Want your daily dose of deja vu? Read this.
Steve Ballmer was asked about the MS-Novell deal at a SQL developers conference. His full answer is in the link above, thanks to Todd Bishop at the Seattle Post-Intelligencer, but here's the money shot:
""We've had an issue, a problem that we've had to confront, which is because of the way the GPL (General Public License) works, and because open-source Linux does not come from a company -- Linux comes from the community -- the fact that that product uses our patented intellectual property is a problem for our shareholders. We spend $7 billion a year on R&D, our shareholders expect us to protect or license or get economic benefit from our patented innovations. So how do we somehow get the appropriate economic return for our patented innovation, and how do we do interoperability. The truth is, because of the complex licensing around the GPL, we actually didn't want to do one without the other."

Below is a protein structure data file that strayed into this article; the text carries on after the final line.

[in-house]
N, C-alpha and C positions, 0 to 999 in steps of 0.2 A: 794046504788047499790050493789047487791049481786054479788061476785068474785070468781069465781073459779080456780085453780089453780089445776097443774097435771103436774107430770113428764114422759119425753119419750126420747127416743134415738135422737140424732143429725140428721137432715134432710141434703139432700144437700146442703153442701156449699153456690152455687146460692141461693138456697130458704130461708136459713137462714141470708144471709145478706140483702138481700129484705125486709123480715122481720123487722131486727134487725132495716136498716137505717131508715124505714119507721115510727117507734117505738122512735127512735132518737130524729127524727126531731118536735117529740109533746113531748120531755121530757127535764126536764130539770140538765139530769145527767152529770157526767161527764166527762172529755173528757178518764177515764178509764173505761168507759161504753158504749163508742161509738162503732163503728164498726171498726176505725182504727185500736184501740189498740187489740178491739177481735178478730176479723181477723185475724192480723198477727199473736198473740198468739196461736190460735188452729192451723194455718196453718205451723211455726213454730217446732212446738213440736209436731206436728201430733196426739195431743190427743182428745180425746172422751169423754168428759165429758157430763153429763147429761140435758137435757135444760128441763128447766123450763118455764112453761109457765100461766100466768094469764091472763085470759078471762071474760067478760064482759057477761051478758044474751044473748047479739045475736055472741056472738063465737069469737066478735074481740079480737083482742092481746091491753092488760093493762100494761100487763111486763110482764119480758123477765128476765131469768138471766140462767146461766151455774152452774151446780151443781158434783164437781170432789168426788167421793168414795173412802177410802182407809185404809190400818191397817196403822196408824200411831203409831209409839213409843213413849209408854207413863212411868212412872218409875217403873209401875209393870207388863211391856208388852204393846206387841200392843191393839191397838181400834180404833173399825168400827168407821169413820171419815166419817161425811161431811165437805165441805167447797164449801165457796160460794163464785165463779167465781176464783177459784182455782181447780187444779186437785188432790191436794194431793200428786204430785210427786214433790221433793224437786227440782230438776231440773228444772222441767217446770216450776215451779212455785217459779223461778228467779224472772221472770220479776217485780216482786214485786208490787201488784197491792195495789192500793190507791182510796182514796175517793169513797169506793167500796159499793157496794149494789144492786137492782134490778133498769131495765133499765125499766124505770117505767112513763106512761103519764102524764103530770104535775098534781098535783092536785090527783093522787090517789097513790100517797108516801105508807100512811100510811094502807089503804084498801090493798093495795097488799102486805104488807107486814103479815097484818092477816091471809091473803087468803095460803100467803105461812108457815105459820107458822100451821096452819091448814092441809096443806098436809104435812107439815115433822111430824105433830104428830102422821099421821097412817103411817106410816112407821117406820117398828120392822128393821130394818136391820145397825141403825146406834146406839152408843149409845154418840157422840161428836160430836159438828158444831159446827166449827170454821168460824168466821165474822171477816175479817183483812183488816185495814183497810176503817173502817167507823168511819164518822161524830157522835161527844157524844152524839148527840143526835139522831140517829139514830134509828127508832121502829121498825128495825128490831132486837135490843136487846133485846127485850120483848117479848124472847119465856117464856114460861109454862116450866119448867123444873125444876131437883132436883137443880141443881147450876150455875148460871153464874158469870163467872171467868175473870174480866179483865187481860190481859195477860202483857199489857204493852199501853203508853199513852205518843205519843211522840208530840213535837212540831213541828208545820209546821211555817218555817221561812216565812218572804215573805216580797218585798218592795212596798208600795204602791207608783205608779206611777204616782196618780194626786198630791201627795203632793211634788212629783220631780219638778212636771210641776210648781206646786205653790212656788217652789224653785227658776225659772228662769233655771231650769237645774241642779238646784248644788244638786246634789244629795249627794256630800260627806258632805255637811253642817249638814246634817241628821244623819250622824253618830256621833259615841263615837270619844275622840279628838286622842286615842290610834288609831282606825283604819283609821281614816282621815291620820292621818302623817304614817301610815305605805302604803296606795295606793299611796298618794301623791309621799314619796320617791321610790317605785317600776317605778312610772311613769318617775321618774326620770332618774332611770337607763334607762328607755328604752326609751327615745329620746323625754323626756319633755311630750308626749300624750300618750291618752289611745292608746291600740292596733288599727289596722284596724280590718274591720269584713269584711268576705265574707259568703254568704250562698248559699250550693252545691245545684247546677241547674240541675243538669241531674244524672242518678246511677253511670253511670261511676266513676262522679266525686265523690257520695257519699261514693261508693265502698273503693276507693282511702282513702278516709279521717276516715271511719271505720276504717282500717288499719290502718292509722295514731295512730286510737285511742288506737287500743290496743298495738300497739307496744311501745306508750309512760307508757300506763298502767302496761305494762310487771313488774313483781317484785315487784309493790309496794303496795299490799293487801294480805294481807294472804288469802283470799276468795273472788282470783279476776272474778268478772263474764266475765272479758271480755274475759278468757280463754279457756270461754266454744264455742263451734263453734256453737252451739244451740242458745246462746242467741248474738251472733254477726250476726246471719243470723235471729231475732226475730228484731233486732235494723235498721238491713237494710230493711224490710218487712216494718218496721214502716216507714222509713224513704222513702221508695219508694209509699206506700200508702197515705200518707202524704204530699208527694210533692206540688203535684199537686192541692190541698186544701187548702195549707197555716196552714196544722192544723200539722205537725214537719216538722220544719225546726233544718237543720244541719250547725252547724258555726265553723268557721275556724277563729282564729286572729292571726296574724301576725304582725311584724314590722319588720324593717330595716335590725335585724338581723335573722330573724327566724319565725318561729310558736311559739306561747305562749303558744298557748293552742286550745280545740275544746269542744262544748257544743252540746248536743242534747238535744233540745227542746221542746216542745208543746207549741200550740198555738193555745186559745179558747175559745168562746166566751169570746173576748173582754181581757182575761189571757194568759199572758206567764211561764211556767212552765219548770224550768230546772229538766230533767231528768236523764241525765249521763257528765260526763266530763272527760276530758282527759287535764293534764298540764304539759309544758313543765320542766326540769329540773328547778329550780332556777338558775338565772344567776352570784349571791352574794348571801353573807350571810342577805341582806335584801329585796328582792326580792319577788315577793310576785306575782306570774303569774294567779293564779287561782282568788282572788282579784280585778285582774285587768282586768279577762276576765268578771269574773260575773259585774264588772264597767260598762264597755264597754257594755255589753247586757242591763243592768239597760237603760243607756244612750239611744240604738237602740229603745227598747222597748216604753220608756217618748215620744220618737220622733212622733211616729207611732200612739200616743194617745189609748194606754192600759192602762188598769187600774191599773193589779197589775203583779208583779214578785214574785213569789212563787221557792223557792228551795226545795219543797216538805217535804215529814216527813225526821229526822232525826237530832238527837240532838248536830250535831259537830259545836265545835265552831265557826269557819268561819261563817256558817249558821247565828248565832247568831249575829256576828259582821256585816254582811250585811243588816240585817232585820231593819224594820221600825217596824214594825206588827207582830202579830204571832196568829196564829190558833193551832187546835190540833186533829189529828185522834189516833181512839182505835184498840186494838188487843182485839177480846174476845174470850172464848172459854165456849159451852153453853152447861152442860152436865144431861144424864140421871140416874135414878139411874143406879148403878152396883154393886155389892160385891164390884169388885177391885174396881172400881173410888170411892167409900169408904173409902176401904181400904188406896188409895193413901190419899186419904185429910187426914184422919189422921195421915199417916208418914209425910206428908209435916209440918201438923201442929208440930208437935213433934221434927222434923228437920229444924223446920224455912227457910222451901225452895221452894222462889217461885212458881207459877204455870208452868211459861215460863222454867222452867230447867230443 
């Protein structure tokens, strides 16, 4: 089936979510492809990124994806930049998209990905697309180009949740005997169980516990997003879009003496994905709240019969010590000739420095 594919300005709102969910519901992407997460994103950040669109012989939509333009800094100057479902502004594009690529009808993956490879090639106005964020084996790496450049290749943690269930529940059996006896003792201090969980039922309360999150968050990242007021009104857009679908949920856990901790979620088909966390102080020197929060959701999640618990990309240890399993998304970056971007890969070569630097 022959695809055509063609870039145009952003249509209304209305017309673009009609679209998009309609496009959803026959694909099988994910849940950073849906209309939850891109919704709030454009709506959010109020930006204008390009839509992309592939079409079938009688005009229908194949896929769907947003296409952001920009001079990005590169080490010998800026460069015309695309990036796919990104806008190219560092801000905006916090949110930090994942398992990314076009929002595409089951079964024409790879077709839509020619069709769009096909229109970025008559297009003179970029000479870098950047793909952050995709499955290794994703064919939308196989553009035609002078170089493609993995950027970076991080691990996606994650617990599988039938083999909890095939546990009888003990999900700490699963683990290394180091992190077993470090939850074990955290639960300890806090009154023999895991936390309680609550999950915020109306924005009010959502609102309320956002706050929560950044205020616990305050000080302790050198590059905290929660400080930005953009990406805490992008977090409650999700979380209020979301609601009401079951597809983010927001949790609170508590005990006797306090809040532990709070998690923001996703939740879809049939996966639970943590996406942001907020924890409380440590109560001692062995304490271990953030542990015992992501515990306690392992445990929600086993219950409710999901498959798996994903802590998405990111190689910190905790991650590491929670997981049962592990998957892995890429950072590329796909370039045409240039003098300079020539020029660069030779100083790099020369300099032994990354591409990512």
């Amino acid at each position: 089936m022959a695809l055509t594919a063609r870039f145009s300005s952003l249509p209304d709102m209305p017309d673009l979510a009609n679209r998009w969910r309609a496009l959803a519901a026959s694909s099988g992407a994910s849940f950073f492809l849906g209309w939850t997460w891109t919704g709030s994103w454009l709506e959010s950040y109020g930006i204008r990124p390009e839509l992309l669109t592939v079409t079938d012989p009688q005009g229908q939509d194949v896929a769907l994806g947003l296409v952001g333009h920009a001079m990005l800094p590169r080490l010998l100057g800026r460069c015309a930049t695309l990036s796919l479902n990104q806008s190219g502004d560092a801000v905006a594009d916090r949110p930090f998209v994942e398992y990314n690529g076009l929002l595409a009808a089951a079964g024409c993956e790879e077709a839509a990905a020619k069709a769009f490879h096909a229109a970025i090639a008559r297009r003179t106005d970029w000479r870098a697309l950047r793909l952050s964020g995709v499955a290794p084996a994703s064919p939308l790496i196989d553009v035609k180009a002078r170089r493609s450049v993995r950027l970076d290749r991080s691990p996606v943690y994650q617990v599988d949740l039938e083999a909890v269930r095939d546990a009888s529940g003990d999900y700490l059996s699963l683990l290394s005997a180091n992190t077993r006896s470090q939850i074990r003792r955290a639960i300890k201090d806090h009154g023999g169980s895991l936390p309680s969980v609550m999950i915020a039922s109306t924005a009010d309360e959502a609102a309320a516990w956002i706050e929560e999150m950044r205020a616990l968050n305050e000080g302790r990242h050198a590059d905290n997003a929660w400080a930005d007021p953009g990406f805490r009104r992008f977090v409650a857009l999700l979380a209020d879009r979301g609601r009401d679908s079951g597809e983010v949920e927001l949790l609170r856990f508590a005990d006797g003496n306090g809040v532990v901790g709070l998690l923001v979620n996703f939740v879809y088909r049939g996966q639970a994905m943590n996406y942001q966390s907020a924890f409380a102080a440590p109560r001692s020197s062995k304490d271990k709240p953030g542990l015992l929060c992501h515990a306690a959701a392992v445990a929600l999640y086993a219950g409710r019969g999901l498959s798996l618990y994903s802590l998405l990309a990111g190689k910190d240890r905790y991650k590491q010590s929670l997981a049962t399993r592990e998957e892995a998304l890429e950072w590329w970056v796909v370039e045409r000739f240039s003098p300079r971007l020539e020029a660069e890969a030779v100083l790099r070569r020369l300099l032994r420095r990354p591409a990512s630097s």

Recognise that language? Here's Darl McBride, CEO of SCO, in 2003:
"The intellectual property roots of Linux are obviously flawed at a systemic level under the current model. To date, we claim that more than one million lines of UNIX System V protected code have been contributed to Linux through this model. The flaws inherent in the Linux process must be openly addressed and fixed."
As you well know, SCO has yet to provide any specific instances of IP violation within Linux - and as the court cases advance, seems increasingly unlikely to do so, although it did do deals with companies who were concerned that this might be true.
Has Microsoft provided any specific instance of IP violation within Linux? No. Nor, I'll bet, will it do so. But it's happy to do deals with companies that are concerned that it might be true.
Come on, Steve. Put up or shut up.